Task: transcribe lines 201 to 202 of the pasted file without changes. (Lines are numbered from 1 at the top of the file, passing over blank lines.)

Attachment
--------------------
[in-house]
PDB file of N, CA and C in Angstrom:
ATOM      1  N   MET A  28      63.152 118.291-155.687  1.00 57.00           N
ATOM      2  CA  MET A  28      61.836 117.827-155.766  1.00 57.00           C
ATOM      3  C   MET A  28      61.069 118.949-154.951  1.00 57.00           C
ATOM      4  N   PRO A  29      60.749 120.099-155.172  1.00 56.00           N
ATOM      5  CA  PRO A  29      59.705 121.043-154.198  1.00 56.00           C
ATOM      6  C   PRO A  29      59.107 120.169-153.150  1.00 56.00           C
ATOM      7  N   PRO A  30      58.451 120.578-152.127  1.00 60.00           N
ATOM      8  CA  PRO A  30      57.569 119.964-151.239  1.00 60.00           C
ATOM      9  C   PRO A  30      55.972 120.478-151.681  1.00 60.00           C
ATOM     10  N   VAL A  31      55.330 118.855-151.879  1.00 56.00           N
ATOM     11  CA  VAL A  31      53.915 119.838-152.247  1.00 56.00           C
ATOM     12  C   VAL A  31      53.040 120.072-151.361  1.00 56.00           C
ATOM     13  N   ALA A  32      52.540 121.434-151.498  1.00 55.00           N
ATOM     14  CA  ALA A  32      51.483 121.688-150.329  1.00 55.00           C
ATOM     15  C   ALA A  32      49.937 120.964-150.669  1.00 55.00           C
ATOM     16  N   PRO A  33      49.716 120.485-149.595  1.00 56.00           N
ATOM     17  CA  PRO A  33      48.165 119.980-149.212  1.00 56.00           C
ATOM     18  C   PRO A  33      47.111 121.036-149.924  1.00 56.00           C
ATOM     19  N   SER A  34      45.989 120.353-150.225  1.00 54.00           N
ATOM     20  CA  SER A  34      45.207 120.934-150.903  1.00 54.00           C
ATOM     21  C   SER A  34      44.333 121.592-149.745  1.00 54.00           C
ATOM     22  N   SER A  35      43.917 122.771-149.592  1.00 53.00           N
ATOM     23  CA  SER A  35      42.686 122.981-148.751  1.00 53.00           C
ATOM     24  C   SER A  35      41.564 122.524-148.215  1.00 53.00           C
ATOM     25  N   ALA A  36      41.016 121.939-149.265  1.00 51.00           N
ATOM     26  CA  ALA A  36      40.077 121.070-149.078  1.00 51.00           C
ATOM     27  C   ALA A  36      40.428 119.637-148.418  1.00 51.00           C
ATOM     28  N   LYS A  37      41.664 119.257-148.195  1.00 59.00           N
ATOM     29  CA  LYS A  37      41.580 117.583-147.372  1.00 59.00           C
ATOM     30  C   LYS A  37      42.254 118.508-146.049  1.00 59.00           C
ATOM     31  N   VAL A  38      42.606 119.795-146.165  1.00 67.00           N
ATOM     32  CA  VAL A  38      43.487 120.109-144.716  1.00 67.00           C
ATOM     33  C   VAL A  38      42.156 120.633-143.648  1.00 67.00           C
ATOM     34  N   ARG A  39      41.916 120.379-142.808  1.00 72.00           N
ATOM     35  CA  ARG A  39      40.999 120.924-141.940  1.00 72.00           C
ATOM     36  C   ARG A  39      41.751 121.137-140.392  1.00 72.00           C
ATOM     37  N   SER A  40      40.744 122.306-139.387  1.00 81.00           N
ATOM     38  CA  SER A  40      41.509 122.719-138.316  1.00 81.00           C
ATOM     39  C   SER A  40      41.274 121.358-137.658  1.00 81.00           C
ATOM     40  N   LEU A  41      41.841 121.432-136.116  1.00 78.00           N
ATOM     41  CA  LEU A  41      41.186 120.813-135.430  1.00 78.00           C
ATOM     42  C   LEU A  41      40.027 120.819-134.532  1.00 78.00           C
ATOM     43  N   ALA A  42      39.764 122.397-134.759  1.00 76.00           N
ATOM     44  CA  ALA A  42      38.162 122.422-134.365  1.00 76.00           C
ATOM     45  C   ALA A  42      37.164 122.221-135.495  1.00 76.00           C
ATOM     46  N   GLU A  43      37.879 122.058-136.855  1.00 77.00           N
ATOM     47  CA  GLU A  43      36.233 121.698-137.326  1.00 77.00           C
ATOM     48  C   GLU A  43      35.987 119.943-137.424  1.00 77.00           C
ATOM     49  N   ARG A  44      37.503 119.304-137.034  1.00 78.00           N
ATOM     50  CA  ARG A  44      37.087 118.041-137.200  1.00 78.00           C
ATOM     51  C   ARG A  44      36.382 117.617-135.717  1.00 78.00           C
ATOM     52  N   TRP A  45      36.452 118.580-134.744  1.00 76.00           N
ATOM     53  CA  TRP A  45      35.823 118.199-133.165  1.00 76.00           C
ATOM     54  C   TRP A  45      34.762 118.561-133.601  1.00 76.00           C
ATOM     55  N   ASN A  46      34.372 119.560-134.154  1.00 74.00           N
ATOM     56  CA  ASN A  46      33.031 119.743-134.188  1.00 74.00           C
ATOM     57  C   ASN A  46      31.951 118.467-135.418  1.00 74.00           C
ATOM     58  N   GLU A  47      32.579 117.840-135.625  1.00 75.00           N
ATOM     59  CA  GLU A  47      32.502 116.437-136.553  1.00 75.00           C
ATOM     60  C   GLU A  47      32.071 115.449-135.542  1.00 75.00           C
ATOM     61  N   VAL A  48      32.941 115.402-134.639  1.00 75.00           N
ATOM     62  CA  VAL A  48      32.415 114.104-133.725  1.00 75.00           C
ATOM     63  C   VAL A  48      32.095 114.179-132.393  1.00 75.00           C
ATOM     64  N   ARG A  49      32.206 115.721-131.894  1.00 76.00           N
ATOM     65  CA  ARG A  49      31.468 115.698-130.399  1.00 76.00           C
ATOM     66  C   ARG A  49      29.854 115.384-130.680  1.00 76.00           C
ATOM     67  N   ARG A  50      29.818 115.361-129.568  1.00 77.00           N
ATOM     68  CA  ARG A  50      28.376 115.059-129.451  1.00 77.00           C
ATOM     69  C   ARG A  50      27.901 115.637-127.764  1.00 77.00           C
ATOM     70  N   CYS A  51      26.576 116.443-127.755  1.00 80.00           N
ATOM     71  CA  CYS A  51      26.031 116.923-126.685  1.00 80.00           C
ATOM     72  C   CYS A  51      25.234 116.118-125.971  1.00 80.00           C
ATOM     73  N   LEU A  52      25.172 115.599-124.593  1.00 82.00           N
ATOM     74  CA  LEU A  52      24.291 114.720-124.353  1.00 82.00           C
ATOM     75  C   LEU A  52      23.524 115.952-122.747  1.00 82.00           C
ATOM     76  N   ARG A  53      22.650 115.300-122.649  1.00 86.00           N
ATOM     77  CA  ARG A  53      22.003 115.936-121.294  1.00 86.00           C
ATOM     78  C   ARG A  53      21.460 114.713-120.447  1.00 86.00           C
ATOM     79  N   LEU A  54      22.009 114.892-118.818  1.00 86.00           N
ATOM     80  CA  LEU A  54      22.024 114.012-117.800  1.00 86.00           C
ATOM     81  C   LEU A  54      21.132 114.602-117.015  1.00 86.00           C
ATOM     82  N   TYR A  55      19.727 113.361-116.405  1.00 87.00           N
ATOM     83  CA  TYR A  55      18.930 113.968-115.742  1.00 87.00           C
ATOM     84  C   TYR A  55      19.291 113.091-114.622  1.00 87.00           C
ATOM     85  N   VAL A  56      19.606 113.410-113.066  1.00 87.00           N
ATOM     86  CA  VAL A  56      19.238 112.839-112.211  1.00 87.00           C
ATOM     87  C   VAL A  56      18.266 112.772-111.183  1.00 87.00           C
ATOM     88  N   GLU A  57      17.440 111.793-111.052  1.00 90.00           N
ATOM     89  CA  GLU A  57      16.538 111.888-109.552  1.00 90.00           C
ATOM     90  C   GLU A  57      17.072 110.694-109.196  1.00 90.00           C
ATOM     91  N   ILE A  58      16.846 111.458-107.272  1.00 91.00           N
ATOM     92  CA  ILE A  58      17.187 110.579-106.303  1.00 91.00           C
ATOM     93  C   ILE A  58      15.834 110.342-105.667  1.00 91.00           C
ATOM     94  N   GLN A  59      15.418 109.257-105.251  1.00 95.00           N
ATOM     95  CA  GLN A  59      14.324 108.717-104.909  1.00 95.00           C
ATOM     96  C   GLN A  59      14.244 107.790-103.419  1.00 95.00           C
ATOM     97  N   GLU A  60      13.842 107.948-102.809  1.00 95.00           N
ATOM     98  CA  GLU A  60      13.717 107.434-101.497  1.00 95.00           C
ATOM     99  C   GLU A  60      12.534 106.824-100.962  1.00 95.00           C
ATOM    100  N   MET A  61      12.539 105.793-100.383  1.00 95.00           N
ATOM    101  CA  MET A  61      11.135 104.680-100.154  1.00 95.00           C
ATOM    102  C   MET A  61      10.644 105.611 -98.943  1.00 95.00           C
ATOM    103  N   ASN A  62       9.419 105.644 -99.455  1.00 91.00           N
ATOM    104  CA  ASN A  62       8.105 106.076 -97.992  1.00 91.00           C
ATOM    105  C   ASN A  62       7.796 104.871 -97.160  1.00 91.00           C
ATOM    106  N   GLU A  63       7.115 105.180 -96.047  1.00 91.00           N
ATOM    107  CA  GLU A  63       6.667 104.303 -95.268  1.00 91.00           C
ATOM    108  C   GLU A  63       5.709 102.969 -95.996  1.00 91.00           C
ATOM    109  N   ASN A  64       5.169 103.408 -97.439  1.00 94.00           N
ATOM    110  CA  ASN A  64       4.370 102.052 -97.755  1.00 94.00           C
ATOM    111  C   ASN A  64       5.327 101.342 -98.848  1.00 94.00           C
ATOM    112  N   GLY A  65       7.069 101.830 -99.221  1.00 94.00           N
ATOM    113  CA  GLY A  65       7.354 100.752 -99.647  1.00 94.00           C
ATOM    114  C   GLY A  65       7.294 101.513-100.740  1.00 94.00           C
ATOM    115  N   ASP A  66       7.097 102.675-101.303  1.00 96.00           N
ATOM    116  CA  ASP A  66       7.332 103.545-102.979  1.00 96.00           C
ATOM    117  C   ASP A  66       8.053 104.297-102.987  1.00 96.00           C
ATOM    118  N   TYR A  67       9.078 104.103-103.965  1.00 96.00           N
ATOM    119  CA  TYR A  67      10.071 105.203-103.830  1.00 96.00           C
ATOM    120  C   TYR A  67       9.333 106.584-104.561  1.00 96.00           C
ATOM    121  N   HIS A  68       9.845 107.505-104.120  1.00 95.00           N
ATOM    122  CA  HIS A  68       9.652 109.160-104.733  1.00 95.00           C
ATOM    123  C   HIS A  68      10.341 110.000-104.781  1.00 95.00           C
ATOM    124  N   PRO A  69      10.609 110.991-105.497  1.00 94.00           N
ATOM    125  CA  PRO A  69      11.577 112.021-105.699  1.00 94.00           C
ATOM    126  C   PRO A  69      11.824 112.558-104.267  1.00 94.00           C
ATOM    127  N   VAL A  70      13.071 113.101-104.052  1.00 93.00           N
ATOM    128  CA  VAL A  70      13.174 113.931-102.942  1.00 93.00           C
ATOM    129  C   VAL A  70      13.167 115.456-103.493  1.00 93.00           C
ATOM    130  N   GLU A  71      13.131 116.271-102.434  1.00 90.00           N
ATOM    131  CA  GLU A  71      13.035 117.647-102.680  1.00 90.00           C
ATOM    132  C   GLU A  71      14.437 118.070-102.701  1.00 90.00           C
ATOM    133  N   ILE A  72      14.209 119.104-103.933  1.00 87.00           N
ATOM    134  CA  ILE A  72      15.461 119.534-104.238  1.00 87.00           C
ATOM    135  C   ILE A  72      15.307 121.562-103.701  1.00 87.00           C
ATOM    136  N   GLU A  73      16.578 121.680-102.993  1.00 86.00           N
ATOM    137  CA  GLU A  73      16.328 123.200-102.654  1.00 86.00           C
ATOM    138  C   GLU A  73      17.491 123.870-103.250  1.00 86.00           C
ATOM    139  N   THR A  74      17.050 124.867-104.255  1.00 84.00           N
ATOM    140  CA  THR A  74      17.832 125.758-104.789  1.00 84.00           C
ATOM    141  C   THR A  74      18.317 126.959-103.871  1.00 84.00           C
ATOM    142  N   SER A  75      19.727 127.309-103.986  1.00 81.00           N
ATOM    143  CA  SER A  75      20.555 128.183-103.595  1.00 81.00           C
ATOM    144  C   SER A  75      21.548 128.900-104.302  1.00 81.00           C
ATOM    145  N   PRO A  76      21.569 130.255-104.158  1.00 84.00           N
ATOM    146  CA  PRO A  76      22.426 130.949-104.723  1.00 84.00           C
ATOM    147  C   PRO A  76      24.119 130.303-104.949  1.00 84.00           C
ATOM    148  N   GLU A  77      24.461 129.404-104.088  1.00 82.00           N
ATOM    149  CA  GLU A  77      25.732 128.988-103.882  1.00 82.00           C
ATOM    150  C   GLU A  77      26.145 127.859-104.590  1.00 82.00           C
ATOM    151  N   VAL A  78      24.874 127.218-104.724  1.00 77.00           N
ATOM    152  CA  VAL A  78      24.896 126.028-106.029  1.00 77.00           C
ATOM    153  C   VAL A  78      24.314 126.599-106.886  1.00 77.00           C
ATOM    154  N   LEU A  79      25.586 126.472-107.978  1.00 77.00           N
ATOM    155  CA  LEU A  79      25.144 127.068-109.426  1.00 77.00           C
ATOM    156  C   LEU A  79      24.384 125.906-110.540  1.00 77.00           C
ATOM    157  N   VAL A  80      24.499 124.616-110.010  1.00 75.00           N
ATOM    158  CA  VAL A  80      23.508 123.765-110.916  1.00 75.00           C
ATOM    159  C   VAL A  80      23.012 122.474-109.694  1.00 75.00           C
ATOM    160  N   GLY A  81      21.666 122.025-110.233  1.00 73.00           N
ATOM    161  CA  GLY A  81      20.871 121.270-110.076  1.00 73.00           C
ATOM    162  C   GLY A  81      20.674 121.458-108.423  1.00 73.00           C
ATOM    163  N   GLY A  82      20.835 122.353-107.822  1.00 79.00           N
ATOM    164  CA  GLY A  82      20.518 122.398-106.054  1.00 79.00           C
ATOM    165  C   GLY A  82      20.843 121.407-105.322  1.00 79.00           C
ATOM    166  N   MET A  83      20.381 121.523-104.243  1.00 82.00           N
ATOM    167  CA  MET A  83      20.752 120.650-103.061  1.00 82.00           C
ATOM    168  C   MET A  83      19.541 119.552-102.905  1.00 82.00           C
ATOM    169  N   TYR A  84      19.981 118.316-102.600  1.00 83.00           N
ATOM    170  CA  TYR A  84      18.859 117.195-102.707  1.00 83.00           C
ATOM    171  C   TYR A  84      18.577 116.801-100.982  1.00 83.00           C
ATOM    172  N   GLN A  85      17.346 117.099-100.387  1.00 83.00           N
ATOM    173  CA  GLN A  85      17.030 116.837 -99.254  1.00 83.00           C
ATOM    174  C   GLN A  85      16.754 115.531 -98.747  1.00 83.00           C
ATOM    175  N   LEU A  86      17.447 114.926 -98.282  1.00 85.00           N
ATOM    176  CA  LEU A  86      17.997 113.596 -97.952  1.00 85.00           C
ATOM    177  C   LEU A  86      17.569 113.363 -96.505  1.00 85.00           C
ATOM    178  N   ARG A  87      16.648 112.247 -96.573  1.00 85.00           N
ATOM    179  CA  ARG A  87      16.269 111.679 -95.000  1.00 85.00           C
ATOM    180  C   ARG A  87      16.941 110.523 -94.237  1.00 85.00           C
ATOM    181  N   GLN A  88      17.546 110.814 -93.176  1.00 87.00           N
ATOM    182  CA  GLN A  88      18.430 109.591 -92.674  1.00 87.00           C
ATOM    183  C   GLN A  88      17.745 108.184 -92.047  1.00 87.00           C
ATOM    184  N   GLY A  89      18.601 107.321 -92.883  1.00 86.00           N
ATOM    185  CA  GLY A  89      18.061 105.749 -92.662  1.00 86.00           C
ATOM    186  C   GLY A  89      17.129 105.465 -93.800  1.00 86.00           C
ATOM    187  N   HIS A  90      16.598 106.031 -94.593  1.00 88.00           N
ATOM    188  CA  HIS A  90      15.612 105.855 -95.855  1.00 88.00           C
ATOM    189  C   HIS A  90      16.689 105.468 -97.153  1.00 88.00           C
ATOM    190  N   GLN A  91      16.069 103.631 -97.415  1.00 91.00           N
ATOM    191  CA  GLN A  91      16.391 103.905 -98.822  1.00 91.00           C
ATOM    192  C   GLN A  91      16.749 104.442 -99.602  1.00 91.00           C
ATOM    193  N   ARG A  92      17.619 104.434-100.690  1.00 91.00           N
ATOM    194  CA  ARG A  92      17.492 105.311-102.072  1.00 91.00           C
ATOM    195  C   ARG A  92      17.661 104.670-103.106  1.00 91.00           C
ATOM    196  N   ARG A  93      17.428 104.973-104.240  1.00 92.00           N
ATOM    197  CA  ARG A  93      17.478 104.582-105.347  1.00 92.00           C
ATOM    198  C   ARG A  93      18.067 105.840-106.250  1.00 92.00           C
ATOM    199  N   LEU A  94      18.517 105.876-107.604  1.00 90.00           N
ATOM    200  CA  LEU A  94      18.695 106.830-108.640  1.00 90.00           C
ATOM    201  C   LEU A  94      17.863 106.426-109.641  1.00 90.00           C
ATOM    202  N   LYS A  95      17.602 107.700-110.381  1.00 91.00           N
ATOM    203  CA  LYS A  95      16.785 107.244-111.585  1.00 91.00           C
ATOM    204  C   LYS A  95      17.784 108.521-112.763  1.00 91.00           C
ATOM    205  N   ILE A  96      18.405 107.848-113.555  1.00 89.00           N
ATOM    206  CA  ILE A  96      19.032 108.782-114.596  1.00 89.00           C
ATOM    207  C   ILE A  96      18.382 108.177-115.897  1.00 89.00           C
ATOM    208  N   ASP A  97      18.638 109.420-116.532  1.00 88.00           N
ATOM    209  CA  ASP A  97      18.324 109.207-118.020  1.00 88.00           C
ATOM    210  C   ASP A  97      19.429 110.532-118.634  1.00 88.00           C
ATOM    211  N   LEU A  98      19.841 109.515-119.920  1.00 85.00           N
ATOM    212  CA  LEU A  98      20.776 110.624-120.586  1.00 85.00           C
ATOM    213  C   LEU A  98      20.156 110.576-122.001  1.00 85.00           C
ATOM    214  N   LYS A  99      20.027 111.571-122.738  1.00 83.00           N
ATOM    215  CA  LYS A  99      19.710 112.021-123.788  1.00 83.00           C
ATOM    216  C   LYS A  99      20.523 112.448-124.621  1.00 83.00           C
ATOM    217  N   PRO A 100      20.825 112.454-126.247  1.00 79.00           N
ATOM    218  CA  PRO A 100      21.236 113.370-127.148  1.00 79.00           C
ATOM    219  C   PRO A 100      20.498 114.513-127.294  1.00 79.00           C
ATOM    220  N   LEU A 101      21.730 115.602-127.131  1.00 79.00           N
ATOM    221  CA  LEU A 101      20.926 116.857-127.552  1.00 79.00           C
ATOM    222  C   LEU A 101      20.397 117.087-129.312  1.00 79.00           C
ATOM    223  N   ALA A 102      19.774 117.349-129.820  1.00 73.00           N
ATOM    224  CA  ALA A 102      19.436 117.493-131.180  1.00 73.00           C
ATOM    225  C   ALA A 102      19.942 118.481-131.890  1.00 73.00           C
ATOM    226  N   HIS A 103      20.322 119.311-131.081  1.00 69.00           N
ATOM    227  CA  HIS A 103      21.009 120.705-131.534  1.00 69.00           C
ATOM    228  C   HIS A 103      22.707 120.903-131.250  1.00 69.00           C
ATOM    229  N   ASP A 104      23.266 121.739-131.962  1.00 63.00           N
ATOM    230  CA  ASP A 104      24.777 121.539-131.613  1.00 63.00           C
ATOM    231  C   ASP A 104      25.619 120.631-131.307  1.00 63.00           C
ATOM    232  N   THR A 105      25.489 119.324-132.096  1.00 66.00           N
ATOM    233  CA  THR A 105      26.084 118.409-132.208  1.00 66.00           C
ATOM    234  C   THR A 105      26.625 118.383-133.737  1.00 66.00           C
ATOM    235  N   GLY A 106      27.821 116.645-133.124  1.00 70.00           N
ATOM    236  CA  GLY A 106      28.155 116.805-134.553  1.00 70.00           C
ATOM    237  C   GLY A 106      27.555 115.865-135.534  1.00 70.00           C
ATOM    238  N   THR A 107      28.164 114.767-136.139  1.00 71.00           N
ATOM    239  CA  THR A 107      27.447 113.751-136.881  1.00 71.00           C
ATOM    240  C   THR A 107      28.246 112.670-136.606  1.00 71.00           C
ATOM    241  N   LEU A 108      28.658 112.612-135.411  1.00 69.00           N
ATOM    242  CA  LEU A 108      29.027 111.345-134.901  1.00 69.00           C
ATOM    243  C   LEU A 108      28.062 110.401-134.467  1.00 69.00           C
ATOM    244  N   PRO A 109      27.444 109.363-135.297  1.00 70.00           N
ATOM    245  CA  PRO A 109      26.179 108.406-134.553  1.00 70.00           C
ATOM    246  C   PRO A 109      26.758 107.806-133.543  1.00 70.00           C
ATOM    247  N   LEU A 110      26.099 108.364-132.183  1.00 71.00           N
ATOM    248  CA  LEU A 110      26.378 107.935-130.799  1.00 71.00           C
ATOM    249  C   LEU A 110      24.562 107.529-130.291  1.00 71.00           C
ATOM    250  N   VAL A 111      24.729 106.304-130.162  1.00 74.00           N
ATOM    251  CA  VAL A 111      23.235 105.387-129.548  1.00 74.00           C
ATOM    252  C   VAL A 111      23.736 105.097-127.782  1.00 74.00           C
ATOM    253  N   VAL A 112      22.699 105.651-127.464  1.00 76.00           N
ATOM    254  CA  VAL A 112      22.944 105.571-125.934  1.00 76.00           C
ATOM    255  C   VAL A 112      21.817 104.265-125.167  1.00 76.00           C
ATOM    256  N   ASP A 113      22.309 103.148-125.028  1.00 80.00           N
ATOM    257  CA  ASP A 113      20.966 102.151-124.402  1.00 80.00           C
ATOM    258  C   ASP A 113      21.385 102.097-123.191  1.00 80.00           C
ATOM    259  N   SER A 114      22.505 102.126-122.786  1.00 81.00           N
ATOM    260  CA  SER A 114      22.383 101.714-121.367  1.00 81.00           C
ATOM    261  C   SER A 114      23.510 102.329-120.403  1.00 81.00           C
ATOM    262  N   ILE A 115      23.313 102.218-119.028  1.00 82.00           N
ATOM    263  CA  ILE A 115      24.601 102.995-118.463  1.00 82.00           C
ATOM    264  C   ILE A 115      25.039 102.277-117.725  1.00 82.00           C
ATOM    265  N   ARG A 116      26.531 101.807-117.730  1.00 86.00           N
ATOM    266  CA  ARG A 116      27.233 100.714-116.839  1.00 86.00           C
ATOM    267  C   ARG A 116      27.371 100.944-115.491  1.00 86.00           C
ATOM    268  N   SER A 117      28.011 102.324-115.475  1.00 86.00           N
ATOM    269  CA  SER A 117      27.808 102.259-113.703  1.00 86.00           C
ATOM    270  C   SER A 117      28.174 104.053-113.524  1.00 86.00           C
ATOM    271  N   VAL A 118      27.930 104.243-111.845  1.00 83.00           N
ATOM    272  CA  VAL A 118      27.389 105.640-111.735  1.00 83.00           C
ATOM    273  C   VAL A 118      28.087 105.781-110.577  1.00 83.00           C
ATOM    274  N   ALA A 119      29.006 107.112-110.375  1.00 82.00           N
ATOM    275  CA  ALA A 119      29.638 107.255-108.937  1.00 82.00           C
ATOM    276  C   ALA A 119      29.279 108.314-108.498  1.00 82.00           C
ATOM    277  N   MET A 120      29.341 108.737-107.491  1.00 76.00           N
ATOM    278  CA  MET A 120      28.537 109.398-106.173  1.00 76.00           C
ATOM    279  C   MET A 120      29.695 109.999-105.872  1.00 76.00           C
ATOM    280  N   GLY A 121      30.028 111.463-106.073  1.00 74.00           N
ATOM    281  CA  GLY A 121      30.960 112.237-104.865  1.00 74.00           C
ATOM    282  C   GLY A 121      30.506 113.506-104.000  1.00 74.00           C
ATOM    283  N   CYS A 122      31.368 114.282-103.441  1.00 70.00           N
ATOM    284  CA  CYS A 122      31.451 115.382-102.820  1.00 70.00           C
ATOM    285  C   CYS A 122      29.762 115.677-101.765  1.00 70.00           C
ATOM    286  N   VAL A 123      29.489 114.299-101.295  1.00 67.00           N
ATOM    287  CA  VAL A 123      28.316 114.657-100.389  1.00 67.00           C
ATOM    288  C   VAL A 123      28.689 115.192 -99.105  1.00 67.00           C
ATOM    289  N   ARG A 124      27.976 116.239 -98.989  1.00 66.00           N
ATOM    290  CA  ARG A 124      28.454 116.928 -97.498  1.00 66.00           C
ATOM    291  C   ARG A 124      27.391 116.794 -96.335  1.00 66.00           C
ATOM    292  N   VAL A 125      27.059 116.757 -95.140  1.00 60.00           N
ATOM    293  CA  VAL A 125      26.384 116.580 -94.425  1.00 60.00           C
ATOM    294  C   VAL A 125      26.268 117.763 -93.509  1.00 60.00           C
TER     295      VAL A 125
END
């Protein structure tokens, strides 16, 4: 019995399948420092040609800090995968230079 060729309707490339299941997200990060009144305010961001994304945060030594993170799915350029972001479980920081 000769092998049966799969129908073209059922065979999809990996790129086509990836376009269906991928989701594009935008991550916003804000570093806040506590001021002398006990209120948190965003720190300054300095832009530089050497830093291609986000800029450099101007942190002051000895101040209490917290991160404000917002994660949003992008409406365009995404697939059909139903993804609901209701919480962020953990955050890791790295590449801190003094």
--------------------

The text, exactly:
ATOM    199  N   LEU A  94      18.517 105.876-107.604  1.00 90.00           N
ATOM    200  CA  LEU A  94      18.695 106.830-108.640  1.00 90.00           C